Although a powerful resource, it quickly became clear that many didn’t speak English well and I knew we needed to work hard to ensure our training was even more accessible.

We’ve worked around the clock with Absolute Translations to translate every single chapter into Ukrainian and are now on a mission to ensure every doctor in the country has access.”

If you are a Ukrainian healthcare professional or know of doctors in need of help, we are here for you. Email us at enquiries@davidnottfoundation.com for access to our translated resource.

Email us today

Many thanks to the team at Absolute Translations for their hard work and dedication. 

Elly Nott presenting certificates

Training in Somaliland with 'A Woman of Firsts'

In March 2022, we were honoured to train 34 healthcare workers in Hargeisa, Somaliland. Here, our CEO Elly Nott shares how this HEST course came to fruition and how it marks the beginning of a special relationship with a very special hospital. 

Over Christmas, I came across a book. ‘A Woman of Firsts’ is Edna Adan Ismail’s inspiring story of how she became a pioneering political and global health leader and campaigner for women’s rights. The respect and affection in which she is held in her home country, Somaliland, is truly remarkable and witnessed wherever one goes with her.

Building an empire

In 1998, she began building a hospital on an empty patch of land in the capital of Somaliland, Hargeisa. Through her will and determination, the foundations Edna established became a maternity hospital, which has since diversified into a major referral institution.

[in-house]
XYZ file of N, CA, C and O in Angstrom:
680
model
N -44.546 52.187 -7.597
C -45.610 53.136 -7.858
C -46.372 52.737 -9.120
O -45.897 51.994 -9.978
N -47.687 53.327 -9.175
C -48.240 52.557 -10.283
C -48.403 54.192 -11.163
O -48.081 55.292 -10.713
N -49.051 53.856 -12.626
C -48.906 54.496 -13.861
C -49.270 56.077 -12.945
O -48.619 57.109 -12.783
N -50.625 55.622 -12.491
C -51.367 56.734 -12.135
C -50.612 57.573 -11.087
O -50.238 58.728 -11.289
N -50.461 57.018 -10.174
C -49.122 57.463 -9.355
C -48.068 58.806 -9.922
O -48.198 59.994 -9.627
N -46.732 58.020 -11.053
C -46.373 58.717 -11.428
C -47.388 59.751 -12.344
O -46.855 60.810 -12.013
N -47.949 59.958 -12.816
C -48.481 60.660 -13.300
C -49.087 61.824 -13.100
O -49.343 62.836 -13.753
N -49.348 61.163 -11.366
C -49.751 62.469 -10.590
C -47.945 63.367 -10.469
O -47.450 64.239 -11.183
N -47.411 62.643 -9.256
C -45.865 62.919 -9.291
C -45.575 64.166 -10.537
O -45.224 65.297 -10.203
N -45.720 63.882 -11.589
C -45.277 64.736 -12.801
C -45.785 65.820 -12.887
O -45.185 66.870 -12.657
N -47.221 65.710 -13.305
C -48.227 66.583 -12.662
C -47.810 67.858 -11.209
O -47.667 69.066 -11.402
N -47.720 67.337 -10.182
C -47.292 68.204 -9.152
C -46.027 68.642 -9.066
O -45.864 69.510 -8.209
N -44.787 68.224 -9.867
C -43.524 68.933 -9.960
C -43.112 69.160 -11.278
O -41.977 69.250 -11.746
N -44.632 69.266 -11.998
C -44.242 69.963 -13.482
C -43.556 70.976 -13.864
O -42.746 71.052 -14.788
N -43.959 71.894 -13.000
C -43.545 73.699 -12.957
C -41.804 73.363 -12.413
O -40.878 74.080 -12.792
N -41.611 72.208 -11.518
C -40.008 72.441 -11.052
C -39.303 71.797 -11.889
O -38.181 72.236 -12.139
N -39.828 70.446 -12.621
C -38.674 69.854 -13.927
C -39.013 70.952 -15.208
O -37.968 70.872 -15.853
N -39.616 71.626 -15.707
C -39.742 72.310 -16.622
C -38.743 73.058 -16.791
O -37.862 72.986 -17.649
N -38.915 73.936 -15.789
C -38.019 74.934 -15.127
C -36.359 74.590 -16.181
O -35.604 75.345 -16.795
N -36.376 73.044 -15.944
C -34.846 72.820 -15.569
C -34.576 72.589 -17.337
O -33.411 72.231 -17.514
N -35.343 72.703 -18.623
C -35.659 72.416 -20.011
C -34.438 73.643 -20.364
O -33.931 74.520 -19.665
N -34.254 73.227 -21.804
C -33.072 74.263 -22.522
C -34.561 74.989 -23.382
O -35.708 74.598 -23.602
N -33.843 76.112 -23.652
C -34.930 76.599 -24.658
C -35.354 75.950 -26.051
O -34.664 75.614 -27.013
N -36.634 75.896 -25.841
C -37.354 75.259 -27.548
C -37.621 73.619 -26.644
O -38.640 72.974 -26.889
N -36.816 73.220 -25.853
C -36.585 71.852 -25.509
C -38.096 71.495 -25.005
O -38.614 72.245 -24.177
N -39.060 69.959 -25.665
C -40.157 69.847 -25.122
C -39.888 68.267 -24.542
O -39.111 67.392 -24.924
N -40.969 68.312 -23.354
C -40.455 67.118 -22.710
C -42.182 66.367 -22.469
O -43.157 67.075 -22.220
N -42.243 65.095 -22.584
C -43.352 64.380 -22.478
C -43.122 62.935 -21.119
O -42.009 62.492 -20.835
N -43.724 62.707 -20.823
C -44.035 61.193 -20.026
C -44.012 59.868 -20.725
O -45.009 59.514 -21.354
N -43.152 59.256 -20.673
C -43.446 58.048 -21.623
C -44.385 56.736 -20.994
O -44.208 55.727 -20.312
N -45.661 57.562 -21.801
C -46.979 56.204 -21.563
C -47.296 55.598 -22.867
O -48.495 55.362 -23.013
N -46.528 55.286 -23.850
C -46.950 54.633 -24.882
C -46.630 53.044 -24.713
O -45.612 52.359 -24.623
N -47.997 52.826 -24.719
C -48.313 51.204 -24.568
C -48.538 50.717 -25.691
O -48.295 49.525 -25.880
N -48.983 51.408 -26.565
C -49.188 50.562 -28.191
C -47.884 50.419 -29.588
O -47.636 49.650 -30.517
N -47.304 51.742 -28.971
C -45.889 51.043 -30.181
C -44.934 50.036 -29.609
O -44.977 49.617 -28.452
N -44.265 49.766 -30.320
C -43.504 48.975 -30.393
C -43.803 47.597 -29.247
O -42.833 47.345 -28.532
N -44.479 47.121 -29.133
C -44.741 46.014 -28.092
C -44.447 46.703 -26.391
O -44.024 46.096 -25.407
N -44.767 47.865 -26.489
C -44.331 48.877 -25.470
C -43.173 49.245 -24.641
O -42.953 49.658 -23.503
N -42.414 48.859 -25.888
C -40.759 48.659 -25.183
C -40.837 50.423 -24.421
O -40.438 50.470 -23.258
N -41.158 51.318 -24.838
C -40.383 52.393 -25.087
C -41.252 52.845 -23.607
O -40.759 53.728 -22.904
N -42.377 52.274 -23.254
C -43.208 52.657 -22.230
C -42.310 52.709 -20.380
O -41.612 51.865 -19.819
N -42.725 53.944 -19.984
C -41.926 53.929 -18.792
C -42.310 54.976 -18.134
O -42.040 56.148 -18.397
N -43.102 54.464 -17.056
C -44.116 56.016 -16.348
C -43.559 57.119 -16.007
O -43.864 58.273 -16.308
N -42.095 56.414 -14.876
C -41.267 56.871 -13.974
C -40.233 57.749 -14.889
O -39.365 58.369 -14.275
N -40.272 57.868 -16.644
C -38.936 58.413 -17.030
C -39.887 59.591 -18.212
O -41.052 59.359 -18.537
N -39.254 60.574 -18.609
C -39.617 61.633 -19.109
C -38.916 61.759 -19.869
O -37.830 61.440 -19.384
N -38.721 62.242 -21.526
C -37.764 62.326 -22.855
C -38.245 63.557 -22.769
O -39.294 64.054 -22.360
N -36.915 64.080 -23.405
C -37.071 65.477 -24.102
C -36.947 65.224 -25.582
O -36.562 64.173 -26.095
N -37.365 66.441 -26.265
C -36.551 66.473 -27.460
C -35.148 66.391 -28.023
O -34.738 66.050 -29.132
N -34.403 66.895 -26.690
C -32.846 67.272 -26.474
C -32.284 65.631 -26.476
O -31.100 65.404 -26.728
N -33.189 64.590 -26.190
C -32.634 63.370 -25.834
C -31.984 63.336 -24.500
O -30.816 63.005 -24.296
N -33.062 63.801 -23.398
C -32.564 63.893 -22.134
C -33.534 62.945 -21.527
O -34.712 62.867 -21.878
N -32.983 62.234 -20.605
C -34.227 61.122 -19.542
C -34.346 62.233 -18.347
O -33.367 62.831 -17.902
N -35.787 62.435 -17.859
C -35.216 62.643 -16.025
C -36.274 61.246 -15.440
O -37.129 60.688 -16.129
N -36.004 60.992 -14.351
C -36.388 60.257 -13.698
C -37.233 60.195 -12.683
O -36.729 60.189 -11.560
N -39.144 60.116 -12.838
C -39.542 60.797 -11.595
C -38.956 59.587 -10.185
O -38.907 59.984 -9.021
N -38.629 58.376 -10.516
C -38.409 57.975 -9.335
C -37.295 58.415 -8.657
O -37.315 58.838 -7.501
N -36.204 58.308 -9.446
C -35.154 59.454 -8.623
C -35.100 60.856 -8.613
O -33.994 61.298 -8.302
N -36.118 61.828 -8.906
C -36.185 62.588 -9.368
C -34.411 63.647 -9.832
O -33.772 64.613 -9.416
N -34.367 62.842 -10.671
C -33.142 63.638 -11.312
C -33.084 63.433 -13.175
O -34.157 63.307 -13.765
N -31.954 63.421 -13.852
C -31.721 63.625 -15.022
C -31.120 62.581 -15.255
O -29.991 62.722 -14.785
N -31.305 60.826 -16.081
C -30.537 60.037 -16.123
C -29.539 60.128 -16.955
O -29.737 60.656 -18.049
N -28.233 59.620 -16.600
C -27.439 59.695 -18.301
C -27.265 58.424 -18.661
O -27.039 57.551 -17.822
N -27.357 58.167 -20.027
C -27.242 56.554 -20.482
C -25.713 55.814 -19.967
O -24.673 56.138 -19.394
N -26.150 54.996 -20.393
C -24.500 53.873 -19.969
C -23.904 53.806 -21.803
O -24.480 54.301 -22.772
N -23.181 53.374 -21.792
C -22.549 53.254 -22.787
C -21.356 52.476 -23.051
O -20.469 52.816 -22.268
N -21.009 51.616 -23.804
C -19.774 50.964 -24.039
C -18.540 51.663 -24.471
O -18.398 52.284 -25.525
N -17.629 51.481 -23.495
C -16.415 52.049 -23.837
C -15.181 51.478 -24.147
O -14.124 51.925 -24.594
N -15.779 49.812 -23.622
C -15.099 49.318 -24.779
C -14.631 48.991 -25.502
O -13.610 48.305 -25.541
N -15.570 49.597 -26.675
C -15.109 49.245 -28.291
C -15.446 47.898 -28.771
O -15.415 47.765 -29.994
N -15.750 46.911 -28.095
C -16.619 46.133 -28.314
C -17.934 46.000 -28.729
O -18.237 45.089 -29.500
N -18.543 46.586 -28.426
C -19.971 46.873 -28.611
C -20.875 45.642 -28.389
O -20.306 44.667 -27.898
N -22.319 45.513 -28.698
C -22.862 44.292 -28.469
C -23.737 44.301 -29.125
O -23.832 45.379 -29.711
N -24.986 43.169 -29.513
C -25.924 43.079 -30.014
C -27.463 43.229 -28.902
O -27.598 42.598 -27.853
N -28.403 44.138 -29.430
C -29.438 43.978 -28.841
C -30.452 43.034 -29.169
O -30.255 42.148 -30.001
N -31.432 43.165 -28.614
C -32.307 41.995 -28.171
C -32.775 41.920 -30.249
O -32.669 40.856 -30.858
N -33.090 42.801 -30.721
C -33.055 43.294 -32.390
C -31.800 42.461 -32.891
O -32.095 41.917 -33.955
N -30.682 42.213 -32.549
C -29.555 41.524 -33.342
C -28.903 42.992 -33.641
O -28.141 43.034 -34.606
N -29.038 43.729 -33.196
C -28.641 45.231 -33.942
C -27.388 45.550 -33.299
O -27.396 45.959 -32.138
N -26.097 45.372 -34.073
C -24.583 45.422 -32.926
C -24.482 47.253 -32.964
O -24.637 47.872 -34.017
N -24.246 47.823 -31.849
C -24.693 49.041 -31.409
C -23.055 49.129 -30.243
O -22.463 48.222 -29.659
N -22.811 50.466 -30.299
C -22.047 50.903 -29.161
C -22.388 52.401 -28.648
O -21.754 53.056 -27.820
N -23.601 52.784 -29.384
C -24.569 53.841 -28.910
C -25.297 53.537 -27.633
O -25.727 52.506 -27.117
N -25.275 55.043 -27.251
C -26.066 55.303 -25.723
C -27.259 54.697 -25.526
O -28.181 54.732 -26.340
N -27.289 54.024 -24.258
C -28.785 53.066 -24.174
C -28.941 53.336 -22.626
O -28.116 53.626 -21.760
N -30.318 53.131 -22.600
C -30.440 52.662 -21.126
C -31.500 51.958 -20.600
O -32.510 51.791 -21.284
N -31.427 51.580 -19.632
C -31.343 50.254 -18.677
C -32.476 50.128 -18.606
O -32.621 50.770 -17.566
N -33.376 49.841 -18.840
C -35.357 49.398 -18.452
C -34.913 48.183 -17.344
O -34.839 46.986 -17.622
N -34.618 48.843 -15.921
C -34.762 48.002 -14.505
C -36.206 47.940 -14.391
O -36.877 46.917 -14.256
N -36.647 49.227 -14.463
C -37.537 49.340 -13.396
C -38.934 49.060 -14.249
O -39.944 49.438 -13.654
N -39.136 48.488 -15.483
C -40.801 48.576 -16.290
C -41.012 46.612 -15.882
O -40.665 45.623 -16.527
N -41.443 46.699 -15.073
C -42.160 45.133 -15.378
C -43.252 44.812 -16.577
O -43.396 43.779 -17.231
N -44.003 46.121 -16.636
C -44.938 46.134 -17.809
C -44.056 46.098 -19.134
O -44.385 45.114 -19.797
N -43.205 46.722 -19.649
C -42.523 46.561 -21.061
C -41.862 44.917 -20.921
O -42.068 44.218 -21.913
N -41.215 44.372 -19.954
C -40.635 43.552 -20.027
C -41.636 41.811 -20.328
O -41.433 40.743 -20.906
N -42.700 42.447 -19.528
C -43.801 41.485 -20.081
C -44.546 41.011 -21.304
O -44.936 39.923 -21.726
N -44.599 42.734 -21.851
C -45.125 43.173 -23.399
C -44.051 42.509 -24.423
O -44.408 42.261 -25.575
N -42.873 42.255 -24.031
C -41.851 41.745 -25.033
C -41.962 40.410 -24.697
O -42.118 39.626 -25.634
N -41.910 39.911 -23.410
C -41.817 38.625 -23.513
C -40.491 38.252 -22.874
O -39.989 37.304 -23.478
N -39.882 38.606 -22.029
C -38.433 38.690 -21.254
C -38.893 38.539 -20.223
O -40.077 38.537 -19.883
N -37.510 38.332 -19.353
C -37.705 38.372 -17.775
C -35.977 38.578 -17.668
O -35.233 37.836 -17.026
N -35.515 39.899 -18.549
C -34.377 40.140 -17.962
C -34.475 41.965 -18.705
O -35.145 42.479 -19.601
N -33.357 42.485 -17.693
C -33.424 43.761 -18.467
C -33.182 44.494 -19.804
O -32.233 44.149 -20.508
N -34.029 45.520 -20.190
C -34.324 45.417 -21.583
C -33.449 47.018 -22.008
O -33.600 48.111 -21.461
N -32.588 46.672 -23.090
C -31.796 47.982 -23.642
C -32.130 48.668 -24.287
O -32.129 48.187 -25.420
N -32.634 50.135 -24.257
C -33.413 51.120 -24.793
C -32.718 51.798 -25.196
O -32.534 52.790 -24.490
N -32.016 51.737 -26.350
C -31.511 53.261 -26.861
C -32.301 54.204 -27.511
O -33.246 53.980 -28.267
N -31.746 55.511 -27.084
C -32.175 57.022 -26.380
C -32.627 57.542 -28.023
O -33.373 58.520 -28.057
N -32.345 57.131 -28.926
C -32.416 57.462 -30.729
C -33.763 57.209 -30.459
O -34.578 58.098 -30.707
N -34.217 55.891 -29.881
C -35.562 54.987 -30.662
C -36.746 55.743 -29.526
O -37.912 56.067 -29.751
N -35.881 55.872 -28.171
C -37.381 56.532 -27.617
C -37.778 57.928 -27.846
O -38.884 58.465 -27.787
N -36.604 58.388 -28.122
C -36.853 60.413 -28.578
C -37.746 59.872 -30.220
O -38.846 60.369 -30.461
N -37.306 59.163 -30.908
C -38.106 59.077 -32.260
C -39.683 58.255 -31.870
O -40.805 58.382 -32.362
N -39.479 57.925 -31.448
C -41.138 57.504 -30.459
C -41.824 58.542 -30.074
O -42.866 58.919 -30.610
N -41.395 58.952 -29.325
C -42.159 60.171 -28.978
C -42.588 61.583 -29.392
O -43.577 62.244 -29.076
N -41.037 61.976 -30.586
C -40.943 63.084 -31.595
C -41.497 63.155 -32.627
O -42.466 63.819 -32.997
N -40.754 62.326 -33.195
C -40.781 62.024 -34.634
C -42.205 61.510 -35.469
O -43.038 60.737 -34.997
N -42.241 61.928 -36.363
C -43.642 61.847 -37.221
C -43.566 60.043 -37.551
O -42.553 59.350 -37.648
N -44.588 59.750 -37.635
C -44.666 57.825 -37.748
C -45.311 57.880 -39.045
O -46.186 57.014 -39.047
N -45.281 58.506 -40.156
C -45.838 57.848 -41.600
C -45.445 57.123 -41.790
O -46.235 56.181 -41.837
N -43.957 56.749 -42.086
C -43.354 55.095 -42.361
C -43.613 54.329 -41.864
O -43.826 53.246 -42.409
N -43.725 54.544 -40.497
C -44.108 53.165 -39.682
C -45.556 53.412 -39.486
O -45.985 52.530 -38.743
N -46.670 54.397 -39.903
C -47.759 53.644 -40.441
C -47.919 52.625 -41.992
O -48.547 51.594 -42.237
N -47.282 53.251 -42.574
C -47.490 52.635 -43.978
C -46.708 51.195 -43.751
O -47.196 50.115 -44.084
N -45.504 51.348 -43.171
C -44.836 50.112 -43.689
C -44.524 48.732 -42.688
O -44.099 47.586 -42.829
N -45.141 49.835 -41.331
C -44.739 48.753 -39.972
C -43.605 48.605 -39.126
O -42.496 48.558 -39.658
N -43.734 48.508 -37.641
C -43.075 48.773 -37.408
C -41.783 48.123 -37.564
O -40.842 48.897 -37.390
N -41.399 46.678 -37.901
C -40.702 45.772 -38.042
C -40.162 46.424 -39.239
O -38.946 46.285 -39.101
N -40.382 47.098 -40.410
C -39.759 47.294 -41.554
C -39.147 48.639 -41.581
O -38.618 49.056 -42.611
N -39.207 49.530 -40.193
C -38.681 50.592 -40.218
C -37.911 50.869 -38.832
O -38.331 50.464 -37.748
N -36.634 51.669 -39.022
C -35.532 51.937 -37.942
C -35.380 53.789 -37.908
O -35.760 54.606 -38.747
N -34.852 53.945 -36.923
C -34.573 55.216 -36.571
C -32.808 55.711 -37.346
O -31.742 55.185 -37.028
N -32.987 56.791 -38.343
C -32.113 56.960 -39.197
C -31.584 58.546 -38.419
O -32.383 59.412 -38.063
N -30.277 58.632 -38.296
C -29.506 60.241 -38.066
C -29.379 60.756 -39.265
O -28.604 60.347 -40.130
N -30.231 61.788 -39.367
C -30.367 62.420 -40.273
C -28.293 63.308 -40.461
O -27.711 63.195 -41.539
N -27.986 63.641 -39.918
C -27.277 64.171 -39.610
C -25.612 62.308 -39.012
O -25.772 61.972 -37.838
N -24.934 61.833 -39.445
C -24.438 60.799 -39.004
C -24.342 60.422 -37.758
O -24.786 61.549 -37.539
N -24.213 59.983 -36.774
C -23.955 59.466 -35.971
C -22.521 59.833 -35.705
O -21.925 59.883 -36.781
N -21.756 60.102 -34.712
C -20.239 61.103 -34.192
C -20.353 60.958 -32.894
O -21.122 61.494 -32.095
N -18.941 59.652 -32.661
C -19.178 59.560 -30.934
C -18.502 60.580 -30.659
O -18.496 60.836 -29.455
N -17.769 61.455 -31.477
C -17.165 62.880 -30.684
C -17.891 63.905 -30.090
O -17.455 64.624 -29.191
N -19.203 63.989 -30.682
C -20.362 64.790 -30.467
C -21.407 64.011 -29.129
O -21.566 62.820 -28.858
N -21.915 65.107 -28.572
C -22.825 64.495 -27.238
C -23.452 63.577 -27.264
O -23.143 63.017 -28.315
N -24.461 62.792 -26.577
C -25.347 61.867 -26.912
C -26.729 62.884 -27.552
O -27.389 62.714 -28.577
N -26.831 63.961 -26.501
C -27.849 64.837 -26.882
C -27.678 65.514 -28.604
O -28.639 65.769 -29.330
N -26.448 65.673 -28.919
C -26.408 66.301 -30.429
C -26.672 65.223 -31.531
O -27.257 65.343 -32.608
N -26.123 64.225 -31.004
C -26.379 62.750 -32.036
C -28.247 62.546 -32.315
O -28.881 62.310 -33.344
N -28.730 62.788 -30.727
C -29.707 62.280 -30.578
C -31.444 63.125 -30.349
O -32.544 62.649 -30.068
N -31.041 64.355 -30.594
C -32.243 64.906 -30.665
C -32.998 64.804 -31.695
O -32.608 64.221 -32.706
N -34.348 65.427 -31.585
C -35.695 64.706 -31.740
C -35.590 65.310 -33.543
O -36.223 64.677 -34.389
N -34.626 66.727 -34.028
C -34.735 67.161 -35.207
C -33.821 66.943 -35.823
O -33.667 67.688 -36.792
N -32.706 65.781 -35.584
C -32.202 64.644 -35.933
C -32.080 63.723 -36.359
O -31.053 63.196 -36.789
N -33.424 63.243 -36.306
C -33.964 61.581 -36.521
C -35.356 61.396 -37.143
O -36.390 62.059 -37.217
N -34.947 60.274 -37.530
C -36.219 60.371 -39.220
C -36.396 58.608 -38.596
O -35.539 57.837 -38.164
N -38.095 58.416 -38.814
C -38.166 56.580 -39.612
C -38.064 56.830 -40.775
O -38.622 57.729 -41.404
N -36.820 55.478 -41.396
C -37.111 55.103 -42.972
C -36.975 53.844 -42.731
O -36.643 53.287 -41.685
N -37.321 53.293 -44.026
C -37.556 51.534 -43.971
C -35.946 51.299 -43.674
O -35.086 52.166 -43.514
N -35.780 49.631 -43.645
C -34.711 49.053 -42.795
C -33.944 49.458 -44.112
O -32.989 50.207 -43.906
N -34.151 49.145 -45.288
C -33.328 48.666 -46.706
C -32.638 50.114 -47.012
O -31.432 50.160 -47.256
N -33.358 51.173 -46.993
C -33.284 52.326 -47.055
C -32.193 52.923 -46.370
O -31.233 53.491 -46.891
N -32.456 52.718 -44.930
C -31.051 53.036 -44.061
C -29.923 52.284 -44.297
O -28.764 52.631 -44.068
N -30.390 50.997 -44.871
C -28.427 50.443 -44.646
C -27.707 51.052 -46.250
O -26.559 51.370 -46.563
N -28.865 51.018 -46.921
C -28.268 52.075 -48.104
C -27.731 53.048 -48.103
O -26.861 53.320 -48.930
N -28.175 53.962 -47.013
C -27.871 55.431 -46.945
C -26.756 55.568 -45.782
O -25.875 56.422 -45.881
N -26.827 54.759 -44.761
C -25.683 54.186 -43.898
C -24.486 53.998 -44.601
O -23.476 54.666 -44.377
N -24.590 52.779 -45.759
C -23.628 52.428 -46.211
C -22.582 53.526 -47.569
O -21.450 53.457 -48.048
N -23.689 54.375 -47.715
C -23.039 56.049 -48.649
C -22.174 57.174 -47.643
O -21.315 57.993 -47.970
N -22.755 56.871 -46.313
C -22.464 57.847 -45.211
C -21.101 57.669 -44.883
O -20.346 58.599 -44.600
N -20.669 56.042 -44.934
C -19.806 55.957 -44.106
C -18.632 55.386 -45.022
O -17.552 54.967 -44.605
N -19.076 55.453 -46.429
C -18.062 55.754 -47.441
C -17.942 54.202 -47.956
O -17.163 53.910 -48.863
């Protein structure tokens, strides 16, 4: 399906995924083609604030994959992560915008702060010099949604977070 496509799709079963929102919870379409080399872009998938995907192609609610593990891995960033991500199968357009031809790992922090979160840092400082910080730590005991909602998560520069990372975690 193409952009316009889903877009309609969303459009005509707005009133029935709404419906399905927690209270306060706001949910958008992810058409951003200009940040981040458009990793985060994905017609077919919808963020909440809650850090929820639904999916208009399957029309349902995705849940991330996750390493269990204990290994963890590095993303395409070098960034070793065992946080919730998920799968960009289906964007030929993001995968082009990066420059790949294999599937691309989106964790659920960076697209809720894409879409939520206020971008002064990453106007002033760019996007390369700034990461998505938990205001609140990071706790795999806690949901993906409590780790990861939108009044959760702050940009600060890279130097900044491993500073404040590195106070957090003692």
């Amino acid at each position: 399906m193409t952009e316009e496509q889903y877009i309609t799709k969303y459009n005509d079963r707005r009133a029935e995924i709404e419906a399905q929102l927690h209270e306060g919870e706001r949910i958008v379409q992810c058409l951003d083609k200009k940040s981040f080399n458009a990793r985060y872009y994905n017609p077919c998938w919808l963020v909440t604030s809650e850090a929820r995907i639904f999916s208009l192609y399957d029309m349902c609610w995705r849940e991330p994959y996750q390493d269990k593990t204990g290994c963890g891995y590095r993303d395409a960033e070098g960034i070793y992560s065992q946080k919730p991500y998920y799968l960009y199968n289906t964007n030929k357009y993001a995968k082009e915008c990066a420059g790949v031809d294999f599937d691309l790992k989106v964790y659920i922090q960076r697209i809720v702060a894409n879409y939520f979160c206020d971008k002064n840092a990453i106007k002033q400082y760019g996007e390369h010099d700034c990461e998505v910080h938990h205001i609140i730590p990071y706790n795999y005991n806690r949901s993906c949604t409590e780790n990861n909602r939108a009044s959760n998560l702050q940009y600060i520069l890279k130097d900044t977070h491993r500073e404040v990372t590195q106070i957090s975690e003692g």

The Edna Adan Hospital treats obstetric, paediatric, surgical and medical cases from across the Horn of Africa. The Edna Adan University provides skilled healthcare workers to work in the hospital and other institutions in Somaliland, consistently occupying the top of the teaching league tables.

When I contacted Edna and asked if she would be interested in us running a HEST course at her hospital, she welcomed the idea straight away.

From the moment we arrived in Somaliland, we felt the warmth of Edna’s hospitality and all the inspirational healthcare workers who had travelled from across the country to participate in our training. Our outstanding faculty enjoyed sharing knowledge and techniques that would make a real difference to the participants’ management of traumatic injuries.

A need for well-trained surgeons

There is a real need for our partnership. A 2020 paper for the Lancet written by Dr Shukri Dahir et al, concluded that ‘the surgical system in Somaliland did not reach any of the target indicator goals as defined by LCoGS’ [Lancet Commission on Global Surgery]. The greatest need was for protection against catastrophic expenditure for low-income families on medical care and access to well-trained surgeons, anaesthetists and obstetricians.

The HEST course was just the start of our collaboration. In the coming months, we will welcome the doctors we met to the UK for our next Train the Trainers course. This time, they will teach alongside our UK-based faculty. We will also continue to work with the dedicated healthcare workers of Somaliland to support their training and ensure local people have access to safe, skilled surgical care.

By chance, our course coincided with International Women’s Day (IWD). A solid third of the participants in this HEST course were women and we were delighted to have the opportunity to contribute to their surgical careers. To spend IWD 2022 in the company of Edna, and the healthcare workers she has inspired and mentored, was truly an honour.

More on our HEST course in Somaliland